Despite these difficulties, Kriek and colleagues use spectroscopy to find a high α/Fe ratio in a galaxy that has a relatively high metallicity — the ratio of Fe to hydrogen is half that of the Sun's. The combination of these two abundance ratios has never been seen in nearby stars: stars in the Galactic halo have high α/Fe ratios at less than one-tenth of the Sun's metallicity, those in the Galactic disk have lower α/Fe ratios at higher metallicities, and those in the Galactic bulge have high α/Fe ratios but only at one-third of the Sun's metallicity9.

What studies should be carried out to understand Kriek and collaborators' galaxy spectra? First, high-resolution spectra of metal-rich and α-enhanced stars — as in the authors' galaxy — need to be obtained for the Milky Way and should be compared with the authors' galaxy spectra. Such stars could be discovered using ongoing galactic-archaeology surveys such as the Apache Point Observatory Galactic Evolution Experiment (APOGEE) in New Mexico. Second, it is important to understand the evolution and spectra of AGB stars, both observationally and theoretically. If these stars are members of binary systems, their evolution and spectra would be very different. Finally, because the time at which type Ia supernovae start to occur is key to interpreting the authors' observations, it is crucial to study the progenitor systems, which are also binary systems, that cause these supernovae. This is closely related to the evolution of the Universe itself — type Ia supernovae were used in the 2011 Nobel-prizewinning discovery that the Universe's expansion is accelerating10,11.

If the α/Fe ratio in the authors' high-redshift galaxy is confirmed, this would challenge our current models of galaxy formation and raise many questions. For example, what kind of physical process can stop star formation on such a short timescale? Star formation in this galaxy might have been boosted and then quenched so that α/Fe is higher than usual. Alternatively, material produced in type Ia supernovae might have been efficiently removed by galactic winds. If this ejection was caused by AGN, what is the origin of the corresponding supermassive black holes?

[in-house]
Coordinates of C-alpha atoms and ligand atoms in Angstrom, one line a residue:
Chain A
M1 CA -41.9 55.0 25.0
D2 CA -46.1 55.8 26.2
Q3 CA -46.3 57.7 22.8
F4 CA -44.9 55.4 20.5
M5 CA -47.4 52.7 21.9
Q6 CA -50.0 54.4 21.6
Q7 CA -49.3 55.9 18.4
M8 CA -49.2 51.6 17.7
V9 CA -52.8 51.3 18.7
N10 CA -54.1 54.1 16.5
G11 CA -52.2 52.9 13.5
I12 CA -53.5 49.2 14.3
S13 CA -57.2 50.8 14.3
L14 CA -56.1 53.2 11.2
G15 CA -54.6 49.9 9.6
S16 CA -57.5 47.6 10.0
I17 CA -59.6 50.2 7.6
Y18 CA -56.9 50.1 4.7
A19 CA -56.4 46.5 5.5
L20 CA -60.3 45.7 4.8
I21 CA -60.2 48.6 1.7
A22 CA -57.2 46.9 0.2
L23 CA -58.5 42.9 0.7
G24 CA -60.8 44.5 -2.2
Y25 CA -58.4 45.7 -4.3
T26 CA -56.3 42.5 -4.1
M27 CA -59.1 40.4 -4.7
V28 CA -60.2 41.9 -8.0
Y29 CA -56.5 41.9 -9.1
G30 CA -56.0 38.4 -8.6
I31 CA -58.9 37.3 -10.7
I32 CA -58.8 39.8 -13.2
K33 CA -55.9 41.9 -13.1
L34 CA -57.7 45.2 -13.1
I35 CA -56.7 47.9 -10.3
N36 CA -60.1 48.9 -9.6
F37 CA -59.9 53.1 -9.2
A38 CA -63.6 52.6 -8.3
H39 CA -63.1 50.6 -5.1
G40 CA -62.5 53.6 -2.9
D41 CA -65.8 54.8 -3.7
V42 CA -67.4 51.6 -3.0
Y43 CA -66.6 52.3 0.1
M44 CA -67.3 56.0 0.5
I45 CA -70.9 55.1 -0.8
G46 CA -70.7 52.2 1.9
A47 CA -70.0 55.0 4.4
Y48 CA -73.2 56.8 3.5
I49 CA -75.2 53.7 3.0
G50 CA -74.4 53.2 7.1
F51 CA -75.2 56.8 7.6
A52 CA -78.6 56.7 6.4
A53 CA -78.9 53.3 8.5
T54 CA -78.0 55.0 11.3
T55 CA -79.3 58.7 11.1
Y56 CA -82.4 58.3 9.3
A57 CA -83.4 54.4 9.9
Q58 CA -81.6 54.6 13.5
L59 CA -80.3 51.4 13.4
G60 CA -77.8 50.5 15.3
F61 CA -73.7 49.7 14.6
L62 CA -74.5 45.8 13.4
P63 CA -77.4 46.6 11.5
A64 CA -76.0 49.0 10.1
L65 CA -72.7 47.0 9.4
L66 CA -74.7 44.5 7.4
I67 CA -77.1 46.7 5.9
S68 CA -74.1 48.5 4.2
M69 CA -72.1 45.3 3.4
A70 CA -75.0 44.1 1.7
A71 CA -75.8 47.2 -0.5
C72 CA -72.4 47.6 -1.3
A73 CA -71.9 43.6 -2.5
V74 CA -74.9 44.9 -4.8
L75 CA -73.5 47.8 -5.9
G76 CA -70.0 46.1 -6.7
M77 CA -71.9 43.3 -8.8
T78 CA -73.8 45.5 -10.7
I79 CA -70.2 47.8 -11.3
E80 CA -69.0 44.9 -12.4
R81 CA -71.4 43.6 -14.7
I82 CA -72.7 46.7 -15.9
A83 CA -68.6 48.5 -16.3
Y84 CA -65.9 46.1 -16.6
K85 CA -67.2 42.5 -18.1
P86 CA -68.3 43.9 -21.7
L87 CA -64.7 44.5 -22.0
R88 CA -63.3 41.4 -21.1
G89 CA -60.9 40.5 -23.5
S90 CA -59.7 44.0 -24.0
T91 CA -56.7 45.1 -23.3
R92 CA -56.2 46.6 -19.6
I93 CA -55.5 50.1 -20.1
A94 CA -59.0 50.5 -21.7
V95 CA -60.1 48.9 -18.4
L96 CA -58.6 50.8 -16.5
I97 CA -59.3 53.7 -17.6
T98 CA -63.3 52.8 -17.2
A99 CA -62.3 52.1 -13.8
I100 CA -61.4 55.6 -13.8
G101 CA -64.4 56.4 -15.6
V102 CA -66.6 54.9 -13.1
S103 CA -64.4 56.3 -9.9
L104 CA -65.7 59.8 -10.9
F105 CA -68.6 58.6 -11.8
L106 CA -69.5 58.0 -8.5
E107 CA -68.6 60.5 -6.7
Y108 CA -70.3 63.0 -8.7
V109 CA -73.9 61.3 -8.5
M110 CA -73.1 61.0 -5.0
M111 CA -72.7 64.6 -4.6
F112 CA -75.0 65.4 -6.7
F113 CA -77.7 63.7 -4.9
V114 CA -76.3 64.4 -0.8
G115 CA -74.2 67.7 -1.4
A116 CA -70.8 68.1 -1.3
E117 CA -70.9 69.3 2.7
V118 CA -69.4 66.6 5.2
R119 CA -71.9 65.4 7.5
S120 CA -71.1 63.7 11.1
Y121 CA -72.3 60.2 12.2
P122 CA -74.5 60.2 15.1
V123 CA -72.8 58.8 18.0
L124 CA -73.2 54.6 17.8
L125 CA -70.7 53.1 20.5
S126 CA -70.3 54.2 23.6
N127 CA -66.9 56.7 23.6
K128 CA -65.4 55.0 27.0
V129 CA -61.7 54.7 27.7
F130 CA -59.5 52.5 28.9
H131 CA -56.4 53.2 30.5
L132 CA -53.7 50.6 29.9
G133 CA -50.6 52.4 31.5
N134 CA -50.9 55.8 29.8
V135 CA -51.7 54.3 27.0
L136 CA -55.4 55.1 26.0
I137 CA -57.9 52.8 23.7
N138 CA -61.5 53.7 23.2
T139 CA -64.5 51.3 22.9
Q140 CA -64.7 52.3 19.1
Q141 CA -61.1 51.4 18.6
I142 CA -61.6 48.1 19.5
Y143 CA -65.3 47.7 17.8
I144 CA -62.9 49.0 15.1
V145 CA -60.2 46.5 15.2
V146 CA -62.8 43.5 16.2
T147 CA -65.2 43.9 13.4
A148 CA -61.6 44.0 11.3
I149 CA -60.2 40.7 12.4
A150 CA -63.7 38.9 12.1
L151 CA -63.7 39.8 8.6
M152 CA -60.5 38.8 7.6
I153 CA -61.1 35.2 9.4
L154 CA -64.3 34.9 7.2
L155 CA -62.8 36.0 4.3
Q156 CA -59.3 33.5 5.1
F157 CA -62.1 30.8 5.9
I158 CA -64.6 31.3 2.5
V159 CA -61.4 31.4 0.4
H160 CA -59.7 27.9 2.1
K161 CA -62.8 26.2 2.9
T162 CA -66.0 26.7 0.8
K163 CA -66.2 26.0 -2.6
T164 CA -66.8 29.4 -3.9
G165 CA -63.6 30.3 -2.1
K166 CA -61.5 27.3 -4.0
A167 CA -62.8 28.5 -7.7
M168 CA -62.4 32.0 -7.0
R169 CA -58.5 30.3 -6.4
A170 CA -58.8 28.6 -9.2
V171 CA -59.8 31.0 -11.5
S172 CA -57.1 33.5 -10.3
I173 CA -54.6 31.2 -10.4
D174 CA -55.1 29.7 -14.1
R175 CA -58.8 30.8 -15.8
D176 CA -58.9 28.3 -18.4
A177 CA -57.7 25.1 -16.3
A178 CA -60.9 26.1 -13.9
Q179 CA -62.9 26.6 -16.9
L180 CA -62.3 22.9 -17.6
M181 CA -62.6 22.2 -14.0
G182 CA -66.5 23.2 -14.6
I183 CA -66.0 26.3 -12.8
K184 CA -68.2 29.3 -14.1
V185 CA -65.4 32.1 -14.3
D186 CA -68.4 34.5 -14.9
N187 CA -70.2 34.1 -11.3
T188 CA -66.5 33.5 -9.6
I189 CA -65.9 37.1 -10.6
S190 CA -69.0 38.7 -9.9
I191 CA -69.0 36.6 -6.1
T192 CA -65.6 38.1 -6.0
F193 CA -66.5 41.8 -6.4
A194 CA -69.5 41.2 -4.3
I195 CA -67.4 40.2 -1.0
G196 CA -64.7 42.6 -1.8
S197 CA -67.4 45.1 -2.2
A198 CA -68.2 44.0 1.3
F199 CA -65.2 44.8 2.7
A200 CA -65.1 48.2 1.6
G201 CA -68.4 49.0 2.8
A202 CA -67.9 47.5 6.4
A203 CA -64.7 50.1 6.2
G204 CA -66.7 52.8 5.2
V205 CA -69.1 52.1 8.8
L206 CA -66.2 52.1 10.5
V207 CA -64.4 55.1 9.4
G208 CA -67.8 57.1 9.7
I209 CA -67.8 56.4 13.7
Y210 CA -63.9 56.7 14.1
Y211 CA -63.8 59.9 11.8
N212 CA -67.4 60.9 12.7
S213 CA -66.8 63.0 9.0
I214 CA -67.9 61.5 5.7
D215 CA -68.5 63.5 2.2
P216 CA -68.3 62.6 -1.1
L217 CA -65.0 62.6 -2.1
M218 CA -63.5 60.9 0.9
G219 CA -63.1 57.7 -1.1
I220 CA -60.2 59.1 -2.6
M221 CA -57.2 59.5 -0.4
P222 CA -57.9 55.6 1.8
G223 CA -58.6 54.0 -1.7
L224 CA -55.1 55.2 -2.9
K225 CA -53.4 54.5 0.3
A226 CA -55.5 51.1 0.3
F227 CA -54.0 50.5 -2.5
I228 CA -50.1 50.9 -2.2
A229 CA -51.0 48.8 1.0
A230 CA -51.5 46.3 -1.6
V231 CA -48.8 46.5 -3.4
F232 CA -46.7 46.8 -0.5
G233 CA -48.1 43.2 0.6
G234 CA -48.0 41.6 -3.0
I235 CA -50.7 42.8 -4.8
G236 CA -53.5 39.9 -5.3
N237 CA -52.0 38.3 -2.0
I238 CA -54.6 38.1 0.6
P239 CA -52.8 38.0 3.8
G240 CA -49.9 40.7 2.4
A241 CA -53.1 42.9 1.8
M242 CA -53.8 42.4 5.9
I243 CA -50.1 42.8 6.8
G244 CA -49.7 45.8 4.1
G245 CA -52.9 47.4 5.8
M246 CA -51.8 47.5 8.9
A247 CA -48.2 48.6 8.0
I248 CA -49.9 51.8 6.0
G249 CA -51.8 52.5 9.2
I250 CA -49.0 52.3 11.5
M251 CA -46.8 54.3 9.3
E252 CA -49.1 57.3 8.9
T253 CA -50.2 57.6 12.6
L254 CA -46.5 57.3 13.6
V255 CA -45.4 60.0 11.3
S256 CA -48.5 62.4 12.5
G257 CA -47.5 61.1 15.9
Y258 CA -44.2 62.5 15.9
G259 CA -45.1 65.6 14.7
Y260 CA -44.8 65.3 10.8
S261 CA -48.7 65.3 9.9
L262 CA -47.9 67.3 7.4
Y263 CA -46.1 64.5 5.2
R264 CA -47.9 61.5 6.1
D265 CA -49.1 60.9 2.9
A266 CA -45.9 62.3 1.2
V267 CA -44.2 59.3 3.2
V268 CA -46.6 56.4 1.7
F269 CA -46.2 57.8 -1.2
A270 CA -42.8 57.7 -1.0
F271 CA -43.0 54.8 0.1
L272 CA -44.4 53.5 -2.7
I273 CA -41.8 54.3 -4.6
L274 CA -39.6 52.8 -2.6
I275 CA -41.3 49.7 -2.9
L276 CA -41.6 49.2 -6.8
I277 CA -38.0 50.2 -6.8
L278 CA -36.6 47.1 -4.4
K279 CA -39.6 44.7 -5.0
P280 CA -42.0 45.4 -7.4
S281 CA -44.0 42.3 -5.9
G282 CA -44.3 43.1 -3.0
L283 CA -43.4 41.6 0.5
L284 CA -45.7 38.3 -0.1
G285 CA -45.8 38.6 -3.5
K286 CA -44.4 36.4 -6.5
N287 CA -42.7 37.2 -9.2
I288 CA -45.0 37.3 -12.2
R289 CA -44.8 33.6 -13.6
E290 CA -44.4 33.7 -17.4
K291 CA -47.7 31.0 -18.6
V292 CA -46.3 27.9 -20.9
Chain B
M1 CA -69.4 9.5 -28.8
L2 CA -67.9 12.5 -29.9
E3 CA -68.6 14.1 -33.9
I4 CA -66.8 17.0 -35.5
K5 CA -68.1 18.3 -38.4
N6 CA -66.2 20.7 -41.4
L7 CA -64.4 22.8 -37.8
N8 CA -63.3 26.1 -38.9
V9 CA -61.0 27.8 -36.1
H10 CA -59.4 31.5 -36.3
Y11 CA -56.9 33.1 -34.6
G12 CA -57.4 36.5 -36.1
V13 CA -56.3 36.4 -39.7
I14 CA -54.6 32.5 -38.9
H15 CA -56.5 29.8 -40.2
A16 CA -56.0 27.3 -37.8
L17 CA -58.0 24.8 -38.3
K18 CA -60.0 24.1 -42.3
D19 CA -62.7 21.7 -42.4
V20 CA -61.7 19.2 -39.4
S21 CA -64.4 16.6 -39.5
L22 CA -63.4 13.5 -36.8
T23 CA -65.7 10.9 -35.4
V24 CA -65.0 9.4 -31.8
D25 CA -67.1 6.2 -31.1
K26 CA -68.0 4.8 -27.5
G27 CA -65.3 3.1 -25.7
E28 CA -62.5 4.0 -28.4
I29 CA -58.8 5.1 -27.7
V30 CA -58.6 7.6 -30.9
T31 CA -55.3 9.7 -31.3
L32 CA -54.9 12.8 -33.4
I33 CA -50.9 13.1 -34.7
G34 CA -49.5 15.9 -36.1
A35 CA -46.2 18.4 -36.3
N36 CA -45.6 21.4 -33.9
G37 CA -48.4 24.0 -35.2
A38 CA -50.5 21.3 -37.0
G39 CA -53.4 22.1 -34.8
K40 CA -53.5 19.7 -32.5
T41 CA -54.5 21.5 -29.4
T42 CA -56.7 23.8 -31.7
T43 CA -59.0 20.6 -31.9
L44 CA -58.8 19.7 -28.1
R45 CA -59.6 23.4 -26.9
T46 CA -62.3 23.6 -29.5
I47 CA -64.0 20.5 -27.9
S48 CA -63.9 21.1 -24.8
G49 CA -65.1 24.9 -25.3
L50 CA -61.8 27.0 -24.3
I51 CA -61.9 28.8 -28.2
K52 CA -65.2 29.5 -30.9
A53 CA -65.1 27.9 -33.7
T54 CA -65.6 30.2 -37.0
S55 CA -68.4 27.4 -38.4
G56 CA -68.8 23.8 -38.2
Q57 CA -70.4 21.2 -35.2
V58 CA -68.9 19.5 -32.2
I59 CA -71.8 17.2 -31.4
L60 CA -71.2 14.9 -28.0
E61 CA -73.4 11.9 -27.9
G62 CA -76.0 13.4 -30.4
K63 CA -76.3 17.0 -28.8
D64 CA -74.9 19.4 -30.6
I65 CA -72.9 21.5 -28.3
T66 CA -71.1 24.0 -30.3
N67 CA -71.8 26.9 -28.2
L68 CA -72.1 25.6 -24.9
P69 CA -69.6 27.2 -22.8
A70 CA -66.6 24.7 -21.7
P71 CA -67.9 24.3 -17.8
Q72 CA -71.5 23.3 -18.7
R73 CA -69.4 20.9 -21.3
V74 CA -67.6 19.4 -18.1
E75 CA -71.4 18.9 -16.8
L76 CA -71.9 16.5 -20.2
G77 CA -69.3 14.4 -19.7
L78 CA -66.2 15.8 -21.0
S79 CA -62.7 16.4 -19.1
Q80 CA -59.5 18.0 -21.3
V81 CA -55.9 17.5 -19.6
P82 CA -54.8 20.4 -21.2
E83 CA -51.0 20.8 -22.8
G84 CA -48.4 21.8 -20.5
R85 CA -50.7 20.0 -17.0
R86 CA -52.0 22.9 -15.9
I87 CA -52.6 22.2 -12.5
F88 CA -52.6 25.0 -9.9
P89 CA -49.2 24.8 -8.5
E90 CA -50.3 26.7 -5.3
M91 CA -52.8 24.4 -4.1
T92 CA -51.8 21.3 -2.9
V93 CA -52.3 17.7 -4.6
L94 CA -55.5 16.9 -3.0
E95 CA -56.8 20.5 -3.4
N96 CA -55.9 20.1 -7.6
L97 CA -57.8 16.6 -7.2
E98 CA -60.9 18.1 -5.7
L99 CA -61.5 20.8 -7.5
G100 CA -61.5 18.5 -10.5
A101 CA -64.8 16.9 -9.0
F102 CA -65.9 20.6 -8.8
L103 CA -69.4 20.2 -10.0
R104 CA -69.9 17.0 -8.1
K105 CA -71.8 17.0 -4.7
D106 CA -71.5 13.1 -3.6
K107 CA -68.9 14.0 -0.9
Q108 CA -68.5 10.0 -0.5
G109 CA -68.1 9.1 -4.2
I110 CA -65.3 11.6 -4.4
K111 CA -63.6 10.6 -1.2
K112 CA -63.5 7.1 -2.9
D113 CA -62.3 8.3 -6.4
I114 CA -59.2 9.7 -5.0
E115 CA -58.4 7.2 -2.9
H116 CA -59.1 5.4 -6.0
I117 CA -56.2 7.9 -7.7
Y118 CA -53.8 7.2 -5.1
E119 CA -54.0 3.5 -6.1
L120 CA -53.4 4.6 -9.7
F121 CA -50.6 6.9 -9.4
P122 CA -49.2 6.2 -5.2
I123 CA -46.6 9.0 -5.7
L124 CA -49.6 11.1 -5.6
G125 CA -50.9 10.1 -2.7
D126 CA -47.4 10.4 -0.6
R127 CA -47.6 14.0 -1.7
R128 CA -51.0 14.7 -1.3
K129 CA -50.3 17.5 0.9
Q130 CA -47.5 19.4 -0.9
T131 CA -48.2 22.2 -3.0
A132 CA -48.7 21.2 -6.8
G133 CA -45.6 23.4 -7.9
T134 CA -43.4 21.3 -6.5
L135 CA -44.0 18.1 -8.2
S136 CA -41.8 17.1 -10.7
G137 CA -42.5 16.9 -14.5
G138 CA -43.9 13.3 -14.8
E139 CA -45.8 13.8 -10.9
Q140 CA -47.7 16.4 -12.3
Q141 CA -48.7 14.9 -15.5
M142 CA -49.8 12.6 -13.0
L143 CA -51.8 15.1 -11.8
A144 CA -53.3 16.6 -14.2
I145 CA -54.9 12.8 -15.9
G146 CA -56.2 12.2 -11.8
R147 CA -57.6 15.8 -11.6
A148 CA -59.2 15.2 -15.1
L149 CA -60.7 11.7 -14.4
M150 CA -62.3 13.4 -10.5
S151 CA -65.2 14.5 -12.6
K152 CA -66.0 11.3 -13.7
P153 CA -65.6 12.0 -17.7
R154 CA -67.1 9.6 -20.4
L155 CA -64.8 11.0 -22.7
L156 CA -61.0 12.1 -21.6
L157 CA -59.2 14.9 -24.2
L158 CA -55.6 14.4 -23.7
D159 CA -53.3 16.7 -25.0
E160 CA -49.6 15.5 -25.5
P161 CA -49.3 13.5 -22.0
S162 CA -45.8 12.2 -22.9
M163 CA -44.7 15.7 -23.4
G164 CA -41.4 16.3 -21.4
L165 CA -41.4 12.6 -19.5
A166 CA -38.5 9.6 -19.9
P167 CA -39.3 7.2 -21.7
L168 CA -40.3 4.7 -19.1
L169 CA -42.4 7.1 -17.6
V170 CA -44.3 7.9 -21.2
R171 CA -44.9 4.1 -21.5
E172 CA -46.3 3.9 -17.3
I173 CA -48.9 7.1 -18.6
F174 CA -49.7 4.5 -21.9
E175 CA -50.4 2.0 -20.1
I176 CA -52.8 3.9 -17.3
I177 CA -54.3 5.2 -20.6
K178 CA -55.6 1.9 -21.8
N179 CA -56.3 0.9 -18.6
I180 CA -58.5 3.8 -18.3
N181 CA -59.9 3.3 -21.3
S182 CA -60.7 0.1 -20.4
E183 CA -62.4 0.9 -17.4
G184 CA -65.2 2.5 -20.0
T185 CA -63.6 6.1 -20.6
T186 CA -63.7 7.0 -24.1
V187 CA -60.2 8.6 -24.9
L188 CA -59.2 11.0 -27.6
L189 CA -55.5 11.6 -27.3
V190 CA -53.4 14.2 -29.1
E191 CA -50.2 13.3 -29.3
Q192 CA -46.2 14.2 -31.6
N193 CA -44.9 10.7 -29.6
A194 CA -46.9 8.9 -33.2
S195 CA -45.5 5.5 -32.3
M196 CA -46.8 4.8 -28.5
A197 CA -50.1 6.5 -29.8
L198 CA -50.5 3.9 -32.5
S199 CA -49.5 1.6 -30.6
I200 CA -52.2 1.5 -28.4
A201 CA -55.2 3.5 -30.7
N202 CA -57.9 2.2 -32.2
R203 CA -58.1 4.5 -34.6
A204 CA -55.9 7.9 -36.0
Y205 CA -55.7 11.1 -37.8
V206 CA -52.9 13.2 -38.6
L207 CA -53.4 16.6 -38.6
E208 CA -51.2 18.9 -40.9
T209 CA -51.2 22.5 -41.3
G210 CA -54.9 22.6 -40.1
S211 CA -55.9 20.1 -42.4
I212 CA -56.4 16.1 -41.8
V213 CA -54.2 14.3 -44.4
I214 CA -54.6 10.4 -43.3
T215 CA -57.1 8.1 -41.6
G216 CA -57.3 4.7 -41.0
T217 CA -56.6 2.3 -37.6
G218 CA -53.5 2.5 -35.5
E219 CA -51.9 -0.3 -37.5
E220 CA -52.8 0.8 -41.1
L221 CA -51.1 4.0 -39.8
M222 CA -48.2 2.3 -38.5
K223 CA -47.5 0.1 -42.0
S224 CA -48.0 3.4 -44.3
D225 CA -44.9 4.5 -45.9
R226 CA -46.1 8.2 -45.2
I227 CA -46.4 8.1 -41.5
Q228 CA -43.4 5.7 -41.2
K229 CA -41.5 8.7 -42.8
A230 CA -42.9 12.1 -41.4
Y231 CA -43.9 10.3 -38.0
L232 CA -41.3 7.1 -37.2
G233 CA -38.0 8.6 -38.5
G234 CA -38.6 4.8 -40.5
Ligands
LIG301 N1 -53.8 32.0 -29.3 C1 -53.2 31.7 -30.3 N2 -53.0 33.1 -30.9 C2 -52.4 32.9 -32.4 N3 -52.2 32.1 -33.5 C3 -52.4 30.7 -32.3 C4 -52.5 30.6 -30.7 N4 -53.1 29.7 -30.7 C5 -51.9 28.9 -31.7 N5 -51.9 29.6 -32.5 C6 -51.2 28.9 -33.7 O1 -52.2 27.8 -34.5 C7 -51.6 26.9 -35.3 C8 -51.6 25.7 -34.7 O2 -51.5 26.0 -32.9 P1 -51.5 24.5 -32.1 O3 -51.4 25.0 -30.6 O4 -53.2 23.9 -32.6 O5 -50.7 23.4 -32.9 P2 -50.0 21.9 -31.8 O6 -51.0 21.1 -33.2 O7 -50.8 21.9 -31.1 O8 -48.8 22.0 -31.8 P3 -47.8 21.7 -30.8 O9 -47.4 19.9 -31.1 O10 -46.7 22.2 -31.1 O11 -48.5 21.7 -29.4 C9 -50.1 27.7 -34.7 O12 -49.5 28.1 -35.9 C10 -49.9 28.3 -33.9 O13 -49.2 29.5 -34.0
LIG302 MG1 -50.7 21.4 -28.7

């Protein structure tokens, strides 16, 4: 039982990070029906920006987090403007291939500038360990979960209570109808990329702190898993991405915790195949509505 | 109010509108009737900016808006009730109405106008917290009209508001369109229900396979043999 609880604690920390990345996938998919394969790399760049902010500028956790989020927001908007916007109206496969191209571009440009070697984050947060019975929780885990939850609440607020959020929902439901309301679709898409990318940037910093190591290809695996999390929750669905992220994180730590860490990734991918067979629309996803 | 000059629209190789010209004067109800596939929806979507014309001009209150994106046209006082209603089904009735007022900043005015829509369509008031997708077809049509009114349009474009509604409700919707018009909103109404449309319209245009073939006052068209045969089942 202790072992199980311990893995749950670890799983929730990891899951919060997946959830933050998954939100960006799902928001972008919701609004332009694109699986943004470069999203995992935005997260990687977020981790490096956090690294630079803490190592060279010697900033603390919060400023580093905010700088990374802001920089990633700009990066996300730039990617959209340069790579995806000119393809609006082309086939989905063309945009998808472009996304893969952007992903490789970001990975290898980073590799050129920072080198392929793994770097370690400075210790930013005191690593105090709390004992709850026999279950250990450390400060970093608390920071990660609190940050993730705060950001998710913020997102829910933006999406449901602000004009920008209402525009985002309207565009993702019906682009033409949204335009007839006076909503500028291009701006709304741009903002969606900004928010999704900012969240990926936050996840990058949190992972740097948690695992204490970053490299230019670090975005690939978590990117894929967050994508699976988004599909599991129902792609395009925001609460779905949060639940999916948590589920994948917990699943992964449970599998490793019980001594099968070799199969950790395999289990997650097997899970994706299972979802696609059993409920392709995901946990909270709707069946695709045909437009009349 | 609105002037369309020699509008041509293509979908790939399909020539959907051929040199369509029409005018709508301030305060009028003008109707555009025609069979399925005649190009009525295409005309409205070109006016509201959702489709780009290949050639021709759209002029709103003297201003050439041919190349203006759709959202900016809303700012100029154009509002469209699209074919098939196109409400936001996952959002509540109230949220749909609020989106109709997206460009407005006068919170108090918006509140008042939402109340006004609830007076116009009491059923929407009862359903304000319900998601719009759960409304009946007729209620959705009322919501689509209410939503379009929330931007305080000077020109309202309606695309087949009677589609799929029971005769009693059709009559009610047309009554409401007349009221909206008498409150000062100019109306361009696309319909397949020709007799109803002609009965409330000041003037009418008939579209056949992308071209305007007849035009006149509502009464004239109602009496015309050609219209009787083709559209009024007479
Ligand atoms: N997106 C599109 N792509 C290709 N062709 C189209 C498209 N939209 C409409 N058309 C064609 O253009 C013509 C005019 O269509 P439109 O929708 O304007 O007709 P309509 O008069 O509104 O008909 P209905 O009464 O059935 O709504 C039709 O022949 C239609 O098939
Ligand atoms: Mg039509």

Finally, how did the authors' galaxy evolve after star formation stopped? Is there a present-day counterpart of this galaxy, and how common are such galaxies? Even with the largest telescopes and the best detectors that astronomers have at present, it is difficult to measure the elemental abundances of a large sample of galaxies at high redshifts. However, such measurements will be possible in the near future with the James Webb Space Telescope and with extremely large (25–40 metres in diameter) ground-based telescopes. Meanwhile, theorists will need to predict elemental abundances across cosmic time in the quest to understand the formation and evolution of galaxies.



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  1. Chiaki Kobayashi is in the Centre for Astrophysics Research, School of Physics, Astronomy and Mathematics, University of Hertfordshire, Hatfield AL10 9AB, UK.

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Correspondence to Chiaki Kobayashi.